401-3160-12L  Representation Theory of Associative Algebras

Semester Spring Semester 2012
Lecturers G. Felder, A. Ramadoss
Periodicity non-recurring course
Language of instruction English

Abstract Introduction to representation theory with many examples. Lie algebras and universal enveloping algebra. Schur lemma, representations of a matrix algebra. Jordan-Holder theorem, extensions. Category O for sl(2). Representations of finite groups. Burnside theorem, Frobenius reciprocity. Representations of symmetric groups. Representations of GL_2(F_q). Quivers. McKay correspondence.
Objective The presentations will introduce the main notions and results and illustrate them by working out the basic examples. We will also attempt to solve as many exercise problems from the book as possible.
The students are expected to read the book during the semester and give a talk on one of the subjects. There will be an online wiki associated to the seminar. Each student will be responsible for writing the solution of a few exercises and is expected to participate in the discussion to improve solutions to other exercises.
Content 1) Basic notions of representation theory of algebras.
Irreducible and indecomposable representations.
Schur lemma.
Irreducible representations of commutative algebras.
Representations of C[x] and Jordan normal form.
Cyclic representations.
[E] 2.2-2.6

2) Examples of algebras and their representations.
Weyl algebra, path algebras, Lie algebras, their representation, universal enveloping algebra.
Duals and tensor products.
Representations of sl(2).
[E] 2.8 - 2.9, 2.14 - 1.16

3) General results of representation theory I.
Representations of a matrix algebra.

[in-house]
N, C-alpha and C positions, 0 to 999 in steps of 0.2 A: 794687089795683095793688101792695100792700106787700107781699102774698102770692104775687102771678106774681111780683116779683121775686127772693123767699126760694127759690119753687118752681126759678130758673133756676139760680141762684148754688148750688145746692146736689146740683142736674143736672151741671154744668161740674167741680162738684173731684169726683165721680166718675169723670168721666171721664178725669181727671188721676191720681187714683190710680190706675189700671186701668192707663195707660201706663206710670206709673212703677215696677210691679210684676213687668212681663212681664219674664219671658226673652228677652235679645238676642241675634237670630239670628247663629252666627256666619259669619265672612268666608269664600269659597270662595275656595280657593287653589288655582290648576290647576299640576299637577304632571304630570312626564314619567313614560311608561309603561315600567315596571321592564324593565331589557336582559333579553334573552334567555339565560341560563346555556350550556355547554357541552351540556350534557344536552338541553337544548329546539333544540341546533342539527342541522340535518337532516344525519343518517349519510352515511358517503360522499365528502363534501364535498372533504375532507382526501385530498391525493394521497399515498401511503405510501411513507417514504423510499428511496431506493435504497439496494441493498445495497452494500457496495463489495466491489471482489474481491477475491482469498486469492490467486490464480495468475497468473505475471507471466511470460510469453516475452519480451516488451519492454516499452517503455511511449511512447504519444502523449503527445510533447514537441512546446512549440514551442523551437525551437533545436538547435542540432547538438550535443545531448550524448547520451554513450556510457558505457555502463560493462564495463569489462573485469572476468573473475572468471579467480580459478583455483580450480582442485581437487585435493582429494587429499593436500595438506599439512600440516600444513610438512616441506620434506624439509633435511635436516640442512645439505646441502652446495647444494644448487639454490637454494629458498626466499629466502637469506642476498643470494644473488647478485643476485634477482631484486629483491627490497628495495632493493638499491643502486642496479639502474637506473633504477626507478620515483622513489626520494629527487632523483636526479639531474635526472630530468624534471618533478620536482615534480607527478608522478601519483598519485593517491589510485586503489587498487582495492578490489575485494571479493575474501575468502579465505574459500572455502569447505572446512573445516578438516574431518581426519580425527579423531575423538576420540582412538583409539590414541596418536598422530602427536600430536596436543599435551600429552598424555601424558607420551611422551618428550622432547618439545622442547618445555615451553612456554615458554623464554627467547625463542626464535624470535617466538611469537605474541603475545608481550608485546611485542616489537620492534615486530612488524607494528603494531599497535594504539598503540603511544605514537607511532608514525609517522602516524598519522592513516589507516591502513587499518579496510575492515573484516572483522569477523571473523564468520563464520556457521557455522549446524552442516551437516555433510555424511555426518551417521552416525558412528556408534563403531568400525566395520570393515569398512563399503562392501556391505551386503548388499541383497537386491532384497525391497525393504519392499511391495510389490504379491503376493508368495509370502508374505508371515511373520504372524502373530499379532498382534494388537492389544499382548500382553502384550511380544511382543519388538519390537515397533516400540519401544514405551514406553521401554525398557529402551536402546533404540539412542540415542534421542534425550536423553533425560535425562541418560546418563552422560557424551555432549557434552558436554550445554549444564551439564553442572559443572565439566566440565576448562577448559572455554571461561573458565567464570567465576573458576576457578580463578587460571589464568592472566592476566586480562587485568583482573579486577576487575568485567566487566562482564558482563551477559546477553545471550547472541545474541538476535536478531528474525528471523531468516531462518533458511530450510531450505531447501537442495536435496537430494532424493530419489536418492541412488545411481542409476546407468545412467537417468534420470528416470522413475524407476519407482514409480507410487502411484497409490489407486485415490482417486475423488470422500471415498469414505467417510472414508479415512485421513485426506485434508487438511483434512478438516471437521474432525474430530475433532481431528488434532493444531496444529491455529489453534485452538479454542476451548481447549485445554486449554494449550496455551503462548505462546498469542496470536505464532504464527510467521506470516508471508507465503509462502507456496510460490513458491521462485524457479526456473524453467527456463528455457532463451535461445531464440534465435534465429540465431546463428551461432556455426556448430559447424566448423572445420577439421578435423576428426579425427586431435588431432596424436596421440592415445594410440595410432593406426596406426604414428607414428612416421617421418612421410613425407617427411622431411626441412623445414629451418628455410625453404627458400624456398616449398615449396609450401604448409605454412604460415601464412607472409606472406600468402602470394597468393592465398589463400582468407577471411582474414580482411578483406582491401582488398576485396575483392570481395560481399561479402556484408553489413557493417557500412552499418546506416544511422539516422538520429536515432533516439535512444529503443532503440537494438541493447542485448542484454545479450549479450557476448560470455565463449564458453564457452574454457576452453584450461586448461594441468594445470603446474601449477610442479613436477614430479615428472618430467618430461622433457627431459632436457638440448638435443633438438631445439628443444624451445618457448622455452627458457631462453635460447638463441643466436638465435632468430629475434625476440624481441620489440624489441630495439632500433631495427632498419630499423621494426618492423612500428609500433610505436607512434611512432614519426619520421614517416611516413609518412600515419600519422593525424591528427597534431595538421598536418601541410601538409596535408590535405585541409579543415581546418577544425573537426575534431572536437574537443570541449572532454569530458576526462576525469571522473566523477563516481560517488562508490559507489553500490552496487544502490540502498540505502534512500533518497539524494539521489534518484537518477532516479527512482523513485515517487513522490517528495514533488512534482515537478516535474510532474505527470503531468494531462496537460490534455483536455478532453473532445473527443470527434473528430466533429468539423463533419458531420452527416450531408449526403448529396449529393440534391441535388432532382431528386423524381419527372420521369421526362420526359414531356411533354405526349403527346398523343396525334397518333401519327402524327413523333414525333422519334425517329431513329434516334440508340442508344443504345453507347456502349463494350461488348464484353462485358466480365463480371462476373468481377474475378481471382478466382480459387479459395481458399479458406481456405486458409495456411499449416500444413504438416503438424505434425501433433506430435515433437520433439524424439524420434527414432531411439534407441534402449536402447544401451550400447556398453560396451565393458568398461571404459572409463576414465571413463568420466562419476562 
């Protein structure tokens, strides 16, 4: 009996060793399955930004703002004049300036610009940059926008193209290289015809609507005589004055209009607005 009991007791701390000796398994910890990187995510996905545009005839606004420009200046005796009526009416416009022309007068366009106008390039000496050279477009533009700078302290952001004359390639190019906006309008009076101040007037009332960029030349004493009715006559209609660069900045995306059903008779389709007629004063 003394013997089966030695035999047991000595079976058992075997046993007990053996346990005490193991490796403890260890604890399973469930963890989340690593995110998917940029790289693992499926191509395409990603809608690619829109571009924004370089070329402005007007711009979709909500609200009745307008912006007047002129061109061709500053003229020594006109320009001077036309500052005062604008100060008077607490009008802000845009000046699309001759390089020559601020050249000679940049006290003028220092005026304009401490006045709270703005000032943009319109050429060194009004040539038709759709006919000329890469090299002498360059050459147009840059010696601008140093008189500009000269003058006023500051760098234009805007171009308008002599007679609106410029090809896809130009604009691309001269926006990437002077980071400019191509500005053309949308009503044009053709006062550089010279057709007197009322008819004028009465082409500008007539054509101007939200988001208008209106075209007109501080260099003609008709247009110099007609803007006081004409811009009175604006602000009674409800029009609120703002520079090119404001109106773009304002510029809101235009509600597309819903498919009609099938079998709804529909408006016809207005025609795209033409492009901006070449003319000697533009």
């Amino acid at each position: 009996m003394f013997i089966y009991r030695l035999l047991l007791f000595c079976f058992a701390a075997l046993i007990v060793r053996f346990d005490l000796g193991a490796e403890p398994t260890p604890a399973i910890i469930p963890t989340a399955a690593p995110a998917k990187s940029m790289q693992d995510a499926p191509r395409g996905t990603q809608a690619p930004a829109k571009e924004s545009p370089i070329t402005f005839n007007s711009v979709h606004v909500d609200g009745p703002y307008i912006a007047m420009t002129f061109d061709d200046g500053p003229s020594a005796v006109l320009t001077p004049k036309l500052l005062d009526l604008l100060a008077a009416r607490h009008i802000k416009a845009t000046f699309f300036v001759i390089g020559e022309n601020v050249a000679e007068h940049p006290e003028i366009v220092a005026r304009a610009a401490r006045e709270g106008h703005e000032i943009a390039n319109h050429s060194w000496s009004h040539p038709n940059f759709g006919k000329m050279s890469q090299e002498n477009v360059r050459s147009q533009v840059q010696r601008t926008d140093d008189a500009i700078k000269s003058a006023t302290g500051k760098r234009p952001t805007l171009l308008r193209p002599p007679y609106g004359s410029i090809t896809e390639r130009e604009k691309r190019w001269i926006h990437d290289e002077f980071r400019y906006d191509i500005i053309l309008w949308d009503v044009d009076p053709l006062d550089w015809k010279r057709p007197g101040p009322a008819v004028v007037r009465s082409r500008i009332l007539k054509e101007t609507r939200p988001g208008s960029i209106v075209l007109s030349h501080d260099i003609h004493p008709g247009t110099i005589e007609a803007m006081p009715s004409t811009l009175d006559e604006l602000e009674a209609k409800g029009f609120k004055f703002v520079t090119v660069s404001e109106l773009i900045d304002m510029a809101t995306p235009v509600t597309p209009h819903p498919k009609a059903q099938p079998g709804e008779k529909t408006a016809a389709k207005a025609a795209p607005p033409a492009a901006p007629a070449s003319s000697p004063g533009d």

Density theorem.
Semisimple algebras.
The group algebra of a finite group is a semisimple algebra.
[E] 3.1 - 3.6

4) General results of representation theory II.
Jordan-Holder theorem.
Krull-Schmidt theorem.
Representation of tensor products.
[E] 3.7-3.10, 8.1-8.2

5) Representations of finite groups: basic results.
Mashke's theorem, regular representation. characters.
Representations of quaternions, Dihedral groups, S_3,S_4,A_4.
[E] 4.1 -- 4.10,4.12
[F] 1.3,2.3

6) Representations of finite groups: further results
Frobenius-Schur indicator.
Algebraic integers, Burnside theorem.
Frobenius divisibility.
[E] 5.1-- 5.5

7) Induction and Restriction.
Frobenius reciprocity.
[E] 5.6-5.11

8) Representations of symmetric groups.
Combinatorics of representations of S_n.
Young diagrams, Young tableaux, Specht modules,
hook-length formula
[E] 5.12-5.17
[F] 4

9) Representation of general linear groups.
Schur-Weyl duality, algebraic representations of GL(V), representations of GL_2(F_q)
[E] 5.18-5.25
[F] 5.2

10) Quiver representation I
Dynkin diagrams,
MacKay graphs and
finite sugroups of SU(2)
[E] 6.1

11) Quiver representations II
low dimensions:
representations of A_1,A_2,A_3 and D_4
roots, Weyl group, Coxeter groups
[E] 6.2 -- 6.4
[S] V.1-V.6

12) Gabriel's theorem
Roots, Reflection functors, Gabriel's theorem.
[E] 6.5 -- 6.9
Literature [E] P.Etingof et al, Introduction to representation theory, AMS, available at the Polybuchandlung http://www.polybuchhandlung.ch
Much of the material (but not the historical interludes) can be found at http://math.mit.edu/~etingof/replect.pdf

Additional literature that might be helpful:
[F] W.Fulton, Representation theory, A first course.
[L] S. Lang, Algebra.
[S] J-P. Serre, Lie Algebras and Lie Groups
[BGP] I N Bernstein, I M Gel'fand and V A Ponomarev "COXETER FUNCTORS AND GABRIEL'S THEOREM"
Russ. Math. Surv. 28
[D] Igor Dolgachev
McKay's correspondence for cocompact discrete subgroups of SU(1,1)
available at http://arxiv.org/pdf/0710.2253
Prerequisites / Notice Prerequisites: linear algebra and basic notions of algebra. Please refresh (or learn) basic notions of multilinear algebra to be able to solve the first problems on tensor products of vector spaces in [E].